The effects of climate change are already upon us. Much of the globe is experiencing abnormal temperatures and anomalous weather patterns. The Pacific Northwest saw an intense summer heat dome in a part of the world where summers are normally so mild that most people don’t even have air conditioners.
Small changes in average temperature may not seem to matter much, but they can have drastic effects on water supply and the ability to grow crops, increasing the frequency and severity of droughts, and leading to desertification in many once arable parts of the world. (These are the hottest inhabited places on earth.)
Meanwhile, melting polar ice means rising sea levels, which threatens the many millions of people who live near the coast. (Here are 25 cities where rising seas could leave millions homeless.)
Rising temperatures also precipitate natural disasters of various kinds. Natural disasters have always occurred on the planet, of course, but shifting climate patterns can make them much more frequent and severe. Forest fires are on the rise, for instance, and hurricanes have been more intense.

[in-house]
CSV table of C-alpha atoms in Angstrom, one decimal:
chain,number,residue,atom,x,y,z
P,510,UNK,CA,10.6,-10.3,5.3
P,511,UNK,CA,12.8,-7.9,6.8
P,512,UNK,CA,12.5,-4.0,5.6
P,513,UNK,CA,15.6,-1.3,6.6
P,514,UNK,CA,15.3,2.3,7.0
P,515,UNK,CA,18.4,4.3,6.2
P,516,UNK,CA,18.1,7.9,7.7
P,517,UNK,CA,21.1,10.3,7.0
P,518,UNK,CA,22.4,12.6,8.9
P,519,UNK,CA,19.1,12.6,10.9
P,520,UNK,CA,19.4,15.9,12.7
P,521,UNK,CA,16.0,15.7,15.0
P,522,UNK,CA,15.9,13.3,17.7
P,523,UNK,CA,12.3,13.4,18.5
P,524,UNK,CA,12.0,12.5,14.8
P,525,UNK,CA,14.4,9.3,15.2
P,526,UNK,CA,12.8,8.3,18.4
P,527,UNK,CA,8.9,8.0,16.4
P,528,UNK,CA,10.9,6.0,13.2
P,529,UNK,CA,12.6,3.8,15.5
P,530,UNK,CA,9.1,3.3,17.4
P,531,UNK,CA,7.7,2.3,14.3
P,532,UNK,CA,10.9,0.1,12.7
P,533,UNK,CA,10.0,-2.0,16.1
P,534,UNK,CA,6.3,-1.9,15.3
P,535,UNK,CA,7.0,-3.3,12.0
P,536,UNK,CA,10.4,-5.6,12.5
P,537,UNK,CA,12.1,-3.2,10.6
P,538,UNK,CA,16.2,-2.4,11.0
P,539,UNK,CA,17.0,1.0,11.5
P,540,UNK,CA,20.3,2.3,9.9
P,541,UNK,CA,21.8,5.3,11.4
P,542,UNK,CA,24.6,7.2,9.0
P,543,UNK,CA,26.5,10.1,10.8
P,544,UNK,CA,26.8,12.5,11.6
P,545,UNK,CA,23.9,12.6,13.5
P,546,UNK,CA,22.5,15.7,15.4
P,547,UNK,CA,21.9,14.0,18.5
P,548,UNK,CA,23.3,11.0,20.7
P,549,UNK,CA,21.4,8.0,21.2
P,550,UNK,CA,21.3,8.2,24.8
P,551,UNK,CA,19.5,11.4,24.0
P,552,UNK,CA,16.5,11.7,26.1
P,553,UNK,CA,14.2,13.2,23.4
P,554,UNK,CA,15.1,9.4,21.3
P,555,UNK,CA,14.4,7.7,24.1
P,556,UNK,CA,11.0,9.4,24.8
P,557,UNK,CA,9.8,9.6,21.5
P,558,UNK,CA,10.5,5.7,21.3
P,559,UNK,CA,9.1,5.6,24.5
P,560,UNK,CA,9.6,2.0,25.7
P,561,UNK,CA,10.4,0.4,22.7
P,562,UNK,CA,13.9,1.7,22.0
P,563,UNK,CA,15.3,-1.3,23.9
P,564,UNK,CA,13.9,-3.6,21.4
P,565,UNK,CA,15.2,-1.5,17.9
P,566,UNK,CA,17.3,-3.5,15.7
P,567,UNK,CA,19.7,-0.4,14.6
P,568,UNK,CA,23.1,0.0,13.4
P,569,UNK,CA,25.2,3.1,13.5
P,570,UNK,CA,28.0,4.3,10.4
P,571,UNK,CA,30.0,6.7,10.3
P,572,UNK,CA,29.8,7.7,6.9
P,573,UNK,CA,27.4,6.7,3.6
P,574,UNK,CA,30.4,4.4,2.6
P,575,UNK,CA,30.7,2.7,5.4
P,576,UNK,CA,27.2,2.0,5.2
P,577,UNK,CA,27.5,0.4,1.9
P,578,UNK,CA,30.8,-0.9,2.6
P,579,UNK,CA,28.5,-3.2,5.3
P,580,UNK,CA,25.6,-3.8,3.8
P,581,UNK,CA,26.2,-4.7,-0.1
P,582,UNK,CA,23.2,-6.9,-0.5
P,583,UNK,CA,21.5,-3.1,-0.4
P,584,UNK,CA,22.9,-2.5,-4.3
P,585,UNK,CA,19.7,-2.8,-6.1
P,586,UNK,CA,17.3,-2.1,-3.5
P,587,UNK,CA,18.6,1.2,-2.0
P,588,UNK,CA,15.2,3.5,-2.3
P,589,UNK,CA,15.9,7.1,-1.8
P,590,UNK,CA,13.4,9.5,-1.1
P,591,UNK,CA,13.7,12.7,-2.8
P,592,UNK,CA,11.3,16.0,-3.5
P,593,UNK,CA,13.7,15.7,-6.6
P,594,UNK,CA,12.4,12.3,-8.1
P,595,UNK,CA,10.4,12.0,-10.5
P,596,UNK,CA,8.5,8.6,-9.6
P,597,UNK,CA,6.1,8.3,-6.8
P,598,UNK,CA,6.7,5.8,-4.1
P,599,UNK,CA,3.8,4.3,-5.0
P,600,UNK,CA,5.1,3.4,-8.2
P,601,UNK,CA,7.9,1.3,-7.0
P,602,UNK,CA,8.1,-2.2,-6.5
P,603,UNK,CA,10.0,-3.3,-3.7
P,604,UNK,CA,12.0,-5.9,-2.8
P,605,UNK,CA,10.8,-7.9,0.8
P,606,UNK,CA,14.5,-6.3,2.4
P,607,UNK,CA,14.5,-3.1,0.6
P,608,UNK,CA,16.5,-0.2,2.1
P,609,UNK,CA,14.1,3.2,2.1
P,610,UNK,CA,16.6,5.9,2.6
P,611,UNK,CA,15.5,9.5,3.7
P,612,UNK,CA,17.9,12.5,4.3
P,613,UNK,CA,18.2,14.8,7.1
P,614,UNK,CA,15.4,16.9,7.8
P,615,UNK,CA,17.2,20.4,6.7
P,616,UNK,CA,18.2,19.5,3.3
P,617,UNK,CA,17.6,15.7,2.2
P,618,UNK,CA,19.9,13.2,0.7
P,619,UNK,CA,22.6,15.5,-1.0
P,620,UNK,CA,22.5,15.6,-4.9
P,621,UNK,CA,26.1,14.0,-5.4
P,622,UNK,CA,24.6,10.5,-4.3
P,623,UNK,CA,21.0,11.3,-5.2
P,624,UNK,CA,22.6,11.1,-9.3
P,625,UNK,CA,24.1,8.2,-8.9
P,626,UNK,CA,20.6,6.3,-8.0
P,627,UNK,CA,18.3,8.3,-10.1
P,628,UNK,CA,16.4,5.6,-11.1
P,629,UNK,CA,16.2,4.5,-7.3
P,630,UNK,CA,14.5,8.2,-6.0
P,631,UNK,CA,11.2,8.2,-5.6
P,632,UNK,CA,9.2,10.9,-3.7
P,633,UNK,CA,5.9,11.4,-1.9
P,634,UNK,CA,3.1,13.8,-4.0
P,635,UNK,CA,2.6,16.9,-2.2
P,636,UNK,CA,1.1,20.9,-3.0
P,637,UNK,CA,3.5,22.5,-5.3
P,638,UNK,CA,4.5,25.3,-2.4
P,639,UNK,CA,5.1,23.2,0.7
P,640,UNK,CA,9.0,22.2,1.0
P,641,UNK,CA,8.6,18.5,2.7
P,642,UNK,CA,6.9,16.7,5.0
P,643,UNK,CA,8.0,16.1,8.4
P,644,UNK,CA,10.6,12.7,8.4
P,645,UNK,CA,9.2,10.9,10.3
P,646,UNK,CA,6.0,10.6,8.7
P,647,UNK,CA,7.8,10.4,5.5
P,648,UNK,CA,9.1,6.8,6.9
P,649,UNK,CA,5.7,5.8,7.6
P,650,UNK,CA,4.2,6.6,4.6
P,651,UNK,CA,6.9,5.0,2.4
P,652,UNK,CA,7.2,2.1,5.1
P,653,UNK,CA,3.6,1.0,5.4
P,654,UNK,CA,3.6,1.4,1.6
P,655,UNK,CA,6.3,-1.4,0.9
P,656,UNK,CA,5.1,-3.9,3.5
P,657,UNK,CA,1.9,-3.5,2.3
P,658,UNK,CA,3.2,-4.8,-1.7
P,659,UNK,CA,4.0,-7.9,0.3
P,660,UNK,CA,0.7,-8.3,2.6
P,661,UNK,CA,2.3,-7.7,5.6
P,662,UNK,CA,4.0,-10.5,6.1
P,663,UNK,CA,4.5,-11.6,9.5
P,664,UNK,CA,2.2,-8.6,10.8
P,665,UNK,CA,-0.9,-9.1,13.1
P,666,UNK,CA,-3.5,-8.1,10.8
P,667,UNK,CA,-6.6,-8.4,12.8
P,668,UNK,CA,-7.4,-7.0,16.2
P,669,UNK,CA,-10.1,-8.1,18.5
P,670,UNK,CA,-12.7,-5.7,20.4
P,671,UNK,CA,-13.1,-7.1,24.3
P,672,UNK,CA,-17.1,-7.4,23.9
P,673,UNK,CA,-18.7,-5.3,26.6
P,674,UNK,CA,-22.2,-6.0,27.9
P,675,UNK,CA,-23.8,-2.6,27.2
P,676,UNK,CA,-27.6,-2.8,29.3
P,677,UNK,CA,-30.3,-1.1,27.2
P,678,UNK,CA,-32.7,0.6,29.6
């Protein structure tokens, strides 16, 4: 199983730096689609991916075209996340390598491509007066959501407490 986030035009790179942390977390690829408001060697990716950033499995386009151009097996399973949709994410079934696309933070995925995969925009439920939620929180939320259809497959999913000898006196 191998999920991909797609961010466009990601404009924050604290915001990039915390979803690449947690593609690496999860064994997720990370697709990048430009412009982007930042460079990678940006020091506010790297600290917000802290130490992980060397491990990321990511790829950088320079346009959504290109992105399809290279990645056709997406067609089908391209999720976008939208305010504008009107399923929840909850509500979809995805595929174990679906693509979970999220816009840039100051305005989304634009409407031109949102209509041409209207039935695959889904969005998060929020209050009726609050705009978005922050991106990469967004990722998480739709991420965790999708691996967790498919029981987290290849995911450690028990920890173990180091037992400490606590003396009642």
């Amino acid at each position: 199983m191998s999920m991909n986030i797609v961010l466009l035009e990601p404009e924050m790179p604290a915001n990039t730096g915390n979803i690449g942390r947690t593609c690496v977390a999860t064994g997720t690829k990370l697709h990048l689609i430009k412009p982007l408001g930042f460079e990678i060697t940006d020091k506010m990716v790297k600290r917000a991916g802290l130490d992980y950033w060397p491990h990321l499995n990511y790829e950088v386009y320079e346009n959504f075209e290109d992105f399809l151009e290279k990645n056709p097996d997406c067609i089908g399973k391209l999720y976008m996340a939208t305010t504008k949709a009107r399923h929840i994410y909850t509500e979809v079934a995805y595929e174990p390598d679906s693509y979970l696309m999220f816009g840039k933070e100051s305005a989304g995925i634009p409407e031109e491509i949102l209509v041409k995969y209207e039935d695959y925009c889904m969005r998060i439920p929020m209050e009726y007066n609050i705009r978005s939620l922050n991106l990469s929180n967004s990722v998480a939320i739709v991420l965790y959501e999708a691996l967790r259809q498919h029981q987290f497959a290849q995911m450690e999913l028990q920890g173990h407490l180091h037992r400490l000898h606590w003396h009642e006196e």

This year’s Hurricane Ida, for instance, made landfall in Louisiana and traveled all the way north to New Jersey, causing massive flooding along the way in areas that rarely if ever experience the effects of such storms. Many other places have also struggled as they experience catastrophic weather events for the first time.
To determine which states recorded the most unusual temperatures this year, 24/7 Wall St. reviewed data from the National Oceanic and Atmospheric Administration’s National Centers for Environmental Information. States were ranked based on the absolute difference between the average temperature in September 2021 and the historical average temperature for September from 1901 to 2000. Supplemental data used to determine the hottest and coldest average September temperatures on record also came from the NCEI, which maintains records dating back to 1895. (Data for Hawaii was not available.)